Parts Unknown – Wall Drawing V

charcoal, acrylic paint, colour pencil, oil pastel on wall | 9 x 40 feet| 2012 | Max Planck Institute for the History of Science, Berlin

Parts Unknown -  wall drawing at MPIWG Berlin 2012 (4)Parts Unknown, is a site specific wall drawing executed at the Max Planck Institute for the History of Science in Berlin, as part of a 4 month residency at the Institute between March-June 2012. The drawing is  an exercise in frame-switching between different scales – between microcosm and macrocosm.

In trying to understand the role of the imagination in comprehending and translating remote spaces and topographies I searched not so much for correspondence as for continuity between the two systems. The drawing is a jigsaw constructed and stitched together from a variety of diverse ‘raw materials’ or ‘sources’.

Through the process of the drawing, done on site over a period of 12 days, the relationship between the drawing and the forms from which they are derived is gradually blurred until all real similarity vanishes. The textural, structural character of the original forms remain, but via a process of assemblage, agglomeration and juxtaposition coalesce into something new.

“Parts Unknown” was built by the layering of small marks. An exploration of an unknown landscape of undetermined topography, it tries to sketch a miniscule cosmography. It becomes a metaphor for the natural world, by turns idyllic, stark, uncanny, threatening, and seductive. The drawing began with an image of a river system. Remote sensed data that was then multiplied to branch across the surface. To this were added deltas and estuaries, cloud and glacier formations, objective information gathered at a variety of spatial scales. Details emerged, topographical maps with irregular radiating circles to mark mountains and hills. Small lakes and ponds scattered like spots across the wall.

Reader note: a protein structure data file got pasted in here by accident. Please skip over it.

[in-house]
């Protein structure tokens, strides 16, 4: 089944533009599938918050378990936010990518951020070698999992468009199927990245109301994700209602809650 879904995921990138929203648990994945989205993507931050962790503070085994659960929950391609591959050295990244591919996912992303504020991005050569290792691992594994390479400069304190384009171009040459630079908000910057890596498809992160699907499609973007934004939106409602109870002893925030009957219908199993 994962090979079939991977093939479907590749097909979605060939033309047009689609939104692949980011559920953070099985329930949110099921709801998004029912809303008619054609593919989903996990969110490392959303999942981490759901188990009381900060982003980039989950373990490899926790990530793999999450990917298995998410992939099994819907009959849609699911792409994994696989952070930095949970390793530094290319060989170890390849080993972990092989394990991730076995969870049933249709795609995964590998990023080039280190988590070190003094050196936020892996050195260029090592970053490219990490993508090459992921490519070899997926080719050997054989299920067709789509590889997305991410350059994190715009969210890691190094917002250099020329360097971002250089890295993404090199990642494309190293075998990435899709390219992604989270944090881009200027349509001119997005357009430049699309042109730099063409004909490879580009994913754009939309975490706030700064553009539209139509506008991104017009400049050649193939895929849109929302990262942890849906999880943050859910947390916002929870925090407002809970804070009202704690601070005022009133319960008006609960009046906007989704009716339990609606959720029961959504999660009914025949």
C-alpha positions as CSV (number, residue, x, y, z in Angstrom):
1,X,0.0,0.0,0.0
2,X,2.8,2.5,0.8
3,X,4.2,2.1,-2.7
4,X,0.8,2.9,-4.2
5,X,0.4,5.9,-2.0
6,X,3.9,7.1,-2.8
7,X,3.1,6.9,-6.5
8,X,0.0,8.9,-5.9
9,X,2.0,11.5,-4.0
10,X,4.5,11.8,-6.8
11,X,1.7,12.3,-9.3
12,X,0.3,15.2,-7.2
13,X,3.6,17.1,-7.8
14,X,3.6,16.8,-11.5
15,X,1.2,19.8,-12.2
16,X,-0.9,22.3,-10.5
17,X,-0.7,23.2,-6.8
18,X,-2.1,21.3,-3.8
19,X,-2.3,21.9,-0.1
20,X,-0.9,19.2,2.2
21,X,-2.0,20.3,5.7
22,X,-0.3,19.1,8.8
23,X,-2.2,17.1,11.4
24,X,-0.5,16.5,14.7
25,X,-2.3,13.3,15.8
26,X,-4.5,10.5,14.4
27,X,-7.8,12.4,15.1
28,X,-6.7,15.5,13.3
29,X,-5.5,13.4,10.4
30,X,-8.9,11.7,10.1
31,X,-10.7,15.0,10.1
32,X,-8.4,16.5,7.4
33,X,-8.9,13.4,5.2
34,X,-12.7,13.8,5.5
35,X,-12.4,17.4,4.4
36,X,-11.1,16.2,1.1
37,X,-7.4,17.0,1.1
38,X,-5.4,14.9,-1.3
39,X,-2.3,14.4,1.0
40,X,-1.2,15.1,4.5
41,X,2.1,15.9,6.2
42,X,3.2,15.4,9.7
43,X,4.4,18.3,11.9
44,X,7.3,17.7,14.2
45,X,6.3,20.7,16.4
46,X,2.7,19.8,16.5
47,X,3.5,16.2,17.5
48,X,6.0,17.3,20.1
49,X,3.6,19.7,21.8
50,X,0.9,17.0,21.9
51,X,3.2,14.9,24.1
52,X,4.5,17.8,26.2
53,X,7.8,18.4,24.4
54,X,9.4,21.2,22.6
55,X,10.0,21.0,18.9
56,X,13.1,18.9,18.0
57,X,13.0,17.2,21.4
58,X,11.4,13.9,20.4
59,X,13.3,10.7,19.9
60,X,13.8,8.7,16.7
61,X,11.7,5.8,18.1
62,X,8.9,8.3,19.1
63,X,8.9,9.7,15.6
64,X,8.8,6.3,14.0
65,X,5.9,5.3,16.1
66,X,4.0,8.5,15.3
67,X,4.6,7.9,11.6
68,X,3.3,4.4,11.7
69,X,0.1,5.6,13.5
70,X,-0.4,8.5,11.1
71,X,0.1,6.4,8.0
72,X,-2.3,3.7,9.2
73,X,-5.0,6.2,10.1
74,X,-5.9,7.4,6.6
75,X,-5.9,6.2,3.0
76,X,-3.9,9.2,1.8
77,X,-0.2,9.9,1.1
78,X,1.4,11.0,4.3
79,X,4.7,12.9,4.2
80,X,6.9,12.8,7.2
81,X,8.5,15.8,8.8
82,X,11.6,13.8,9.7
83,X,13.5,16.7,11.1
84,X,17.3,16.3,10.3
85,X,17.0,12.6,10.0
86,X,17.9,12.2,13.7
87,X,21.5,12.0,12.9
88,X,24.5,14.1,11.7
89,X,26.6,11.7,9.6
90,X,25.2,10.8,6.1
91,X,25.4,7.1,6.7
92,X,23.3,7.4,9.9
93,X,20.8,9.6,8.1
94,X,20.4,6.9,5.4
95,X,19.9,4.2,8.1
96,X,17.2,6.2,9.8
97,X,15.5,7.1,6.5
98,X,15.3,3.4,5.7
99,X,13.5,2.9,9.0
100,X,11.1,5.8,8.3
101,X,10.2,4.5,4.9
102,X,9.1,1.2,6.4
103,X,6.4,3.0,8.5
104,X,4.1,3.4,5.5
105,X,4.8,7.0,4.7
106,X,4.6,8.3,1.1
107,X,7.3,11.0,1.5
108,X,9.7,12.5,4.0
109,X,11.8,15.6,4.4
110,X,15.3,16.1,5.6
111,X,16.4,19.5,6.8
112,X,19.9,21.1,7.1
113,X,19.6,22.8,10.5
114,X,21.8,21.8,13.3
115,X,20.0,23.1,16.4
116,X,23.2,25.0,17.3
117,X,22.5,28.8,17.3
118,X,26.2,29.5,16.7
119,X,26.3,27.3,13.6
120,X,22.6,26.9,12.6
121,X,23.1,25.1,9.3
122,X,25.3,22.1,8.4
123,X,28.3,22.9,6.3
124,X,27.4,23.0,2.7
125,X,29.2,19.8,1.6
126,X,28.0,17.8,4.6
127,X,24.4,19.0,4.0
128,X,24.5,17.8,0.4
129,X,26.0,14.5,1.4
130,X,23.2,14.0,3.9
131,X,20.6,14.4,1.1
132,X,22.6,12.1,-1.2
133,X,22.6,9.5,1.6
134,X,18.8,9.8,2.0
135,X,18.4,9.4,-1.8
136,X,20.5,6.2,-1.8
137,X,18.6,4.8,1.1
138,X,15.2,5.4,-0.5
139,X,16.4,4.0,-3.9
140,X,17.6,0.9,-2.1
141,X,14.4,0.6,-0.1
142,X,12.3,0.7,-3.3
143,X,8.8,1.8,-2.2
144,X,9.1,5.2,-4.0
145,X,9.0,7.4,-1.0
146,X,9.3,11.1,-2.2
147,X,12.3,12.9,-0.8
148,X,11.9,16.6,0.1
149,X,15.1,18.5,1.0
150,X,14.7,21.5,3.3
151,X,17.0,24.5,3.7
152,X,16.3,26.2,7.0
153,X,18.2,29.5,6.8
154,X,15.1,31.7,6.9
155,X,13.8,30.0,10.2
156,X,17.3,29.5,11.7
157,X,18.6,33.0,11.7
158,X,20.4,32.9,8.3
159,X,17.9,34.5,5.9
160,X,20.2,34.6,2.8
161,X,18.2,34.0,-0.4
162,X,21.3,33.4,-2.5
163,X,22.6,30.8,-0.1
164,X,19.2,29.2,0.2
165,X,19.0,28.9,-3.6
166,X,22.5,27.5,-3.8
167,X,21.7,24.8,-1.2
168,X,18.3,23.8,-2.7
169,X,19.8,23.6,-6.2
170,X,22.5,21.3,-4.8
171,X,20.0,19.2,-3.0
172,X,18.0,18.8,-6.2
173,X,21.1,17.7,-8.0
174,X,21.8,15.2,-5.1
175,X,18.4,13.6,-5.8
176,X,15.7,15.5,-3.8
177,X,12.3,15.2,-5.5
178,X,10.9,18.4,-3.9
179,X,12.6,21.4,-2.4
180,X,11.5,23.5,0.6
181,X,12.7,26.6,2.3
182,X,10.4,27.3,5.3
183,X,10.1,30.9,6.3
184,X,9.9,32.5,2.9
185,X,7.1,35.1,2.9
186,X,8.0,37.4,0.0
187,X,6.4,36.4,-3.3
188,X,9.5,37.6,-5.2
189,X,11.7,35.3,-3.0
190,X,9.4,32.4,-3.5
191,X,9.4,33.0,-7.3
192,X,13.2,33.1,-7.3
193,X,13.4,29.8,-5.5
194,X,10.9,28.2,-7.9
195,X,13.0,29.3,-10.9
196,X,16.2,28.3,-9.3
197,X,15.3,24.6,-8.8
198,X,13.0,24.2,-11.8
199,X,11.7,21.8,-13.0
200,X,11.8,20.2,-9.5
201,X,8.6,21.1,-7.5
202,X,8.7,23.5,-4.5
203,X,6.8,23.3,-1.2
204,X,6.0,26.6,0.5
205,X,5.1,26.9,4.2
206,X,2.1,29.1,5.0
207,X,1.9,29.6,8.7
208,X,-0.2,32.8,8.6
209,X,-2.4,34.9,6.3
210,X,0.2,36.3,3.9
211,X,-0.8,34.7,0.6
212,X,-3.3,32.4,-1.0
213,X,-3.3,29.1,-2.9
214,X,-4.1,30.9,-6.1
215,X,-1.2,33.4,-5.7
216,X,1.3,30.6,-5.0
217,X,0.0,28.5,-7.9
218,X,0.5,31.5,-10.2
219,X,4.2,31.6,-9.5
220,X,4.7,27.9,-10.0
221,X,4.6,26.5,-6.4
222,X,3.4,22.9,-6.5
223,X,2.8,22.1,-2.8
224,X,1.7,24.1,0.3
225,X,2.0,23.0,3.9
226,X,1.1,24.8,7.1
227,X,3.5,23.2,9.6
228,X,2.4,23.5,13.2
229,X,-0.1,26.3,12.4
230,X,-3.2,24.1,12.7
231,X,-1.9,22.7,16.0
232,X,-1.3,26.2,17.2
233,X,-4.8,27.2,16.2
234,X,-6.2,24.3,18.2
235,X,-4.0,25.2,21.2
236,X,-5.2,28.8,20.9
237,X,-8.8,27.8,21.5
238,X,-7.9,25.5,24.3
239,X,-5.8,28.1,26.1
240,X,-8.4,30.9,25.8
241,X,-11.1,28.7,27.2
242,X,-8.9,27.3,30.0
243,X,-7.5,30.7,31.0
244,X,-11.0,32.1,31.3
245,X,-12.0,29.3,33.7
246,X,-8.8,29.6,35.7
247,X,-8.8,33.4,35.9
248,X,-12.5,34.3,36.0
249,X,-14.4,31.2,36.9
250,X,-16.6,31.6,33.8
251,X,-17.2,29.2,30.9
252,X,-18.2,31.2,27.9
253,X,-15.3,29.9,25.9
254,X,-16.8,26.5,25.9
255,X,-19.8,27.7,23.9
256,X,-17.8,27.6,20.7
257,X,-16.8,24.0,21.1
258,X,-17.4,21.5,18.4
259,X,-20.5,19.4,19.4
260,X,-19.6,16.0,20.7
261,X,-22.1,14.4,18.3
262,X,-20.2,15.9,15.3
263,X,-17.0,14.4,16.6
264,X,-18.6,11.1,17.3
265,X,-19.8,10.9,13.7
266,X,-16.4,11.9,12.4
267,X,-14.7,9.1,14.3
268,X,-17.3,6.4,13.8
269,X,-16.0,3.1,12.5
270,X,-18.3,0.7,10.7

Parts Unknown -  wall drawing at MPIWG Berlin 2012 (1)

We shift from one scale to another without disrupting continuity. The result is somewhat unclassifiable. The drawing focuses on the interface between the positive and negative spaces, or the relationship of forms that share edges.

The completed drawing presents you with a mental choice of one of three (or more?) interpretations, each of which is valid:

1. The dark lines running across the wall is a river system with the spaces around it, an aerial view of the surrounding topography.

2. The dark lines are cracks in the wall and you stand looking at or ‘into’ something immediately before you, something that threatens to erupt or explode.

3. You are looking deep into some form of biological branching systems, neurons, blood vessels, veins etc, where the dark areas are wounds across ‘a body’.

These interpretations cannot co-exist, cannot be perceived at one time, they fluctuate, which creates a sense of vertigo. This sense of instability is further heightened by the fact that the drawing exploits the basic procedure of adding up heterogeneous elements within habitually incompatible frames of reference, without trying to synthesize them. These bits and parts can be combined but this combination is not— and never will be—a stable combination. Hybridization is the only possible operation and at its best it results in an enigma that cannot be unraveled.